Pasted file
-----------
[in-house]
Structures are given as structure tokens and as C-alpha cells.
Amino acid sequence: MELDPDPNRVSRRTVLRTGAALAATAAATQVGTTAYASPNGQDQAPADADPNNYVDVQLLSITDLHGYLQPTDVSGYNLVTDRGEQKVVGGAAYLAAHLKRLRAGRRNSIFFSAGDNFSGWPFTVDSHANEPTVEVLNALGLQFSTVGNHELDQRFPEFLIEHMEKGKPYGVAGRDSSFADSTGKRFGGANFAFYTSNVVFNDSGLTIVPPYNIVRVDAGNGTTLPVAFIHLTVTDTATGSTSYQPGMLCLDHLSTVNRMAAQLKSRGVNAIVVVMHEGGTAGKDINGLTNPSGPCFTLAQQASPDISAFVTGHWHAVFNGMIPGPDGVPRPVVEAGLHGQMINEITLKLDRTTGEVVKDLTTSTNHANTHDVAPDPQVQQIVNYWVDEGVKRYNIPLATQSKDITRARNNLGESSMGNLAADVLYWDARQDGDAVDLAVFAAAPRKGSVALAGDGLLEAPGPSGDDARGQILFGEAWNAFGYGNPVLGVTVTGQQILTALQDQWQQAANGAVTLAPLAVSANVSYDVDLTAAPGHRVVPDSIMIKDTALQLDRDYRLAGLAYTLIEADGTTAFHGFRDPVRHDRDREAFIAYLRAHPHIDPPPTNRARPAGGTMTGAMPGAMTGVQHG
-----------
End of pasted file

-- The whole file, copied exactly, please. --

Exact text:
[in-house]
Structures are given as structure tokens and as C-alpha cells.
Amino acid sequence: MELDPDPNRVSRRTVLRTGAALAATAAATQVGTTAYASPNGQDQAPADADPNNYVDVQLLSITDLHGYLQPTDVSGYNLVTDRGEQKVVGGAAYLAAHLKRLRAGRRNSIFFSAGDNFSGWPFTVDSHANEPTVEVLNALGLQFSTVGNHELDQRFPEFLIEHMEKGKPYGVAGRDSSFADSTGKRFGGANFAFYTSNVVFNDSGLTIVPPYNIVRVDAGNGTTLPVAFIHLTVTDTATGSTSYQPGMLCLDHLSTVNRMAAQLKSRGVNAIVVVMHEGGTAGKDINGLTNPSGPCFTLAQQASPDISAFVTGHWHAVFNGMIPGPDGVPRPVVEAGLHGQMINEITLKLDRTTGEVVKDLTTSTNHANTHDVAPDPQVQQIVNYWVDEGVKRYNIPLATQSKDITRARNNLGESSMGNLAADVLYWDARQDGDAVDLAVFAAAPRKGSVALAGDGLLEAPGPSGDDARGQILFGEAWNAFGYGNPVLGVTVTGQQILTALQDQWQQAANGAVTLAPLAVSANVSYDVDLTAAPGHRVVPDSIMIKDTALQLDRDYRLAGLAYTLIEADGTTAFHGFRDPVRHDRDREAFIAYLRAHPHIDPPPTNRARPAGGTMTGAMPGAMTGVQHG